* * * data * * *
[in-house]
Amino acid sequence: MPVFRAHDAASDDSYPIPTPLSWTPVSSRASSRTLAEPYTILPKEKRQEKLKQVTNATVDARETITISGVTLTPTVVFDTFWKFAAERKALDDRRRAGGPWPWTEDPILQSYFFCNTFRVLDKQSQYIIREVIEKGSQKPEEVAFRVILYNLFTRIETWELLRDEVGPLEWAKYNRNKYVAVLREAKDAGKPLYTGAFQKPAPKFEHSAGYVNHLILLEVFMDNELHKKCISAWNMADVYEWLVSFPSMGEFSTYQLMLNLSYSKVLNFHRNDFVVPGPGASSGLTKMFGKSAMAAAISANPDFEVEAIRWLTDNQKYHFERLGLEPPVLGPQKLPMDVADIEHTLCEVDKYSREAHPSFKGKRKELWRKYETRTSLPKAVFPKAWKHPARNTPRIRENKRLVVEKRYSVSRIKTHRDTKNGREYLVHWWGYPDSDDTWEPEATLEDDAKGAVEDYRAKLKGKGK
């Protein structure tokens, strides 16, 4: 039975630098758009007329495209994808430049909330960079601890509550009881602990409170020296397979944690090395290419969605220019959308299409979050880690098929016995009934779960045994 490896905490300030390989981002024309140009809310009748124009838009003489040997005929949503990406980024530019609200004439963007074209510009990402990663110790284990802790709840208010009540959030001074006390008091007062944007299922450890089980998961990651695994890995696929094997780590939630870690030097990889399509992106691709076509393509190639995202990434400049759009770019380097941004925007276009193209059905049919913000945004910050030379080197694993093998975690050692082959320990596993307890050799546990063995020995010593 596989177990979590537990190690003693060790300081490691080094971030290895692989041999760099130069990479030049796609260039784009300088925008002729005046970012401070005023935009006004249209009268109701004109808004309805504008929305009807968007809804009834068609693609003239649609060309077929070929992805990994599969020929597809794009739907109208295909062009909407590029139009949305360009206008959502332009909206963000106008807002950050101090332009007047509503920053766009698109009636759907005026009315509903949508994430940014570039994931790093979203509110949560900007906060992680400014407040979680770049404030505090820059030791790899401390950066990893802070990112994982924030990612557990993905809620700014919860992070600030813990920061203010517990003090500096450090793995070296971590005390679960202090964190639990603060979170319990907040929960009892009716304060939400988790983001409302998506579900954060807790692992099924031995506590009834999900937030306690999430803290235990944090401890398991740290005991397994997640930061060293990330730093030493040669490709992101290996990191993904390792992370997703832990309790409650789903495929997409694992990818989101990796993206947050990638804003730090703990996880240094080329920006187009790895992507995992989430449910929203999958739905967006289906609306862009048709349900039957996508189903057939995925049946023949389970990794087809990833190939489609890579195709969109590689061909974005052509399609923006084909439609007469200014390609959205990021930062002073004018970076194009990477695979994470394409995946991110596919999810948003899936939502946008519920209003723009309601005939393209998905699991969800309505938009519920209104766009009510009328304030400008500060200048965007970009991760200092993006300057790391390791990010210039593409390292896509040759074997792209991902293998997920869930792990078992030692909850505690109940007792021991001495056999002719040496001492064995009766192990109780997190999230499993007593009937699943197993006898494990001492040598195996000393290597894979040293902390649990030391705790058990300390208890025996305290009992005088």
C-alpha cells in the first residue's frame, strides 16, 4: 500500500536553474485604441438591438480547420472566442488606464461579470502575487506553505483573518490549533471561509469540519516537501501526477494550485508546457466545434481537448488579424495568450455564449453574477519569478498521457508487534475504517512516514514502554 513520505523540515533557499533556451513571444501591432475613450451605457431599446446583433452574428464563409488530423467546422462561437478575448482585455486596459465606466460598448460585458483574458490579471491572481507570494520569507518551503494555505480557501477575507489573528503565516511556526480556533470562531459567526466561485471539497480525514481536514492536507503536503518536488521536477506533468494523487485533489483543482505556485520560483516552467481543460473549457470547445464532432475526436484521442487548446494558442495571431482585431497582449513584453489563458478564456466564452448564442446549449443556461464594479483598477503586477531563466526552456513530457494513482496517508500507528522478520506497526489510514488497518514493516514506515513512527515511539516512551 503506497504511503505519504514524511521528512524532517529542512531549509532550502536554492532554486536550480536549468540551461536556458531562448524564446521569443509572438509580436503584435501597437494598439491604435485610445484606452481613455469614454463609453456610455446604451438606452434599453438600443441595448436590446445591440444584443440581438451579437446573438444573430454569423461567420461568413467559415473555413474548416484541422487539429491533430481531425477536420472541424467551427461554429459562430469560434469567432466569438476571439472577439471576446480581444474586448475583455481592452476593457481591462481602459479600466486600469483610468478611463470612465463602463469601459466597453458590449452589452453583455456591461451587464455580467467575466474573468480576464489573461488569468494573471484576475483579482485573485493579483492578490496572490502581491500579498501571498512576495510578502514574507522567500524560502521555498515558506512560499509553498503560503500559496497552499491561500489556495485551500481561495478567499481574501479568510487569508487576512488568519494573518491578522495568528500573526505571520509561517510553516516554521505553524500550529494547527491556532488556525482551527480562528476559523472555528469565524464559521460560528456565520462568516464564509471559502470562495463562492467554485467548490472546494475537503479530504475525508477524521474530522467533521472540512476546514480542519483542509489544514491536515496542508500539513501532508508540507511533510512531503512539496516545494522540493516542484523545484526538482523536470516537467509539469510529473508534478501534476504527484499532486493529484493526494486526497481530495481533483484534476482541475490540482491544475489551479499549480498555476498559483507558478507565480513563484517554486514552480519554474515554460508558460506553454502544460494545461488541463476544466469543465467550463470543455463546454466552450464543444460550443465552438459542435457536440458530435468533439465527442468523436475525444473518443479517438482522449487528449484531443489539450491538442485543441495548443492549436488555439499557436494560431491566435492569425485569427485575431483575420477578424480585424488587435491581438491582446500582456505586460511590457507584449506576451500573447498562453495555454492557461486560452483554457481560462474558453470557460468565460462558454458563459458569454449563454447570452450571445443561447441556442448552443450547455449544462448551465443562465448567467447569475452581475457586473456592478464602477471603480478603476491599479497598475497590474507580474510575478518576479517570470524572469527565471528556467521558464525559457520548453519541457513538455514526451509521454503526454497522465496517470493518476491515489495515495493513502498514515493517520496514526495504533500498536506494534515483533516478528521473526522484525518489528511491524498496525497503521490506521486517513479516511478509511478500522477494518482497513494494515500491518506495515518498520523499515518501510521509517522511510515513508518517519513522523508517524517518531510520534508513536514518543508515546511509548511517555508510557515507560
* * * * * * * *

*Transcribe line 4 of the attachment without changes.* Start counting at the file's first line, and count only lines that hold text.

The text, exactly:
C-alpha cells in the first residue's frame, strides 16, 4: 500500500536553474485604441438591438480547420472566442488606464461579470502575487506553505483573518490549533471561509469540519516537501501526477494550485508546457466545434481537448488579424495568450455564449453574477519569478498521457508487534475504517512516514514502554 513520505523540515533557499533556451513571444501591432475613450451605457431599446446583433452574428464563409488530423467546422462561437478575448482585455486596459465606466460598448460585458483574458490579471491572481507570494520569507518551503494555505480557501477575507489573528503565516511556526480556533470562531459567526466561485471539497480525514481536514492536507503536503518536488521536477506533468494523487485533489483543482505556485520560483516552467481543460473549457470547445464532432475526436484521442487548446494558442495571431482585431497582449513584453489563458478564456466564452448564442446549449443556461464594479483598477503586477531563466526552456513530457494513482496517508500507528522478520506497526489510514488497518514493516514506515513512527515511539516512551 503506497504511503505519504514524511521528512524532517529542512531549509532550502536554492532554486536550480536549468540551461536556458531562448524564446521569443509572438509580436503584435501597437494598439491604435485610445484606452481613455469614454463609453456610455446604451438606452434599453438600443441595448436590446445591440444584443440581438451579437446573438444573430454569423461567420461568413467559415473555413474548416484541422487539429491533430481531425477536420472541424467551427461554429459562430469560434469567432466569438476571439472577439471576446480581444474586448475583455481592452476593457481591462481602459479600466486600469483610468478611463470612465463602463469601459466597453458590449452589452453583455456591461451587464455580467467575466474573468480576464489573461488569468494573471484576475483579482485573485493579483492578490496572490502581491500579498501571498512576495510578502514574507522567500524560502521555498515558506512560499509553498503560503500559496497552499491561500489556495485551500481561495478567499481574501479568510487569508487576512488568519494573518491578522495568528500573526505571520509561517510553516516554521505553524500550529494547527491556532488556525482551527480562528476559523472555528469565524464559521460560528456565520462568516464564509471559502470562495463562492467554485467548490472546494475537503479530504475525508477524521474530522467533521472540512476546514480542519483542509489544514491536515496542508500539513501532508508540507511533510512531503512539496516545494522540493516542484523545484526538482523536470516537467509539469510529473508534478501534476504527484499532486493529484493526494486526497481530495481533483484534476482541475490540482491544475489551479499549480498555476498559483507558478507565480513563484517554486514552480519554474515554460508558460506553454502544460494545461488541463476544466469543465467550463470543455463546454466552450464543444460550443465552438459542435457536440458530435468533439465527442468523436475525444473518443479517438482522449487528449484531443489539450491538442485543441495548443492549436488555439499557436494560431491566435492569425485569427485575431483575420477578424480585424488587435491581438491582446500582456505586460511590457507584449506576451500573447498562453495555454492557461486560452483554457481560462474558453470557460468565460462558454458563459458569454449563454447570452450571445443561447441556442448552443450547455449544462448551465443562465448567467447569475452581475457586473456592478464602477471603480478603476491599479497598475497590474507580474510575478518576479517570470524572469527565471528556467521558464525559457520548453519541457513538455514526451509521454503526454497522465496517470493518476491515489495515495493513502498514515493517520496514526495504533500498536506494534515483533516478528521473526522484525518489528511491524498496525497503521490506521486517513479516511478509511478500522477494518482497513494494515500491518506495515518498520523499515518501510521509517522511510515513508518517519513522523508517524517518531510520534508513536514518543508515546511509548511517555508510557515507560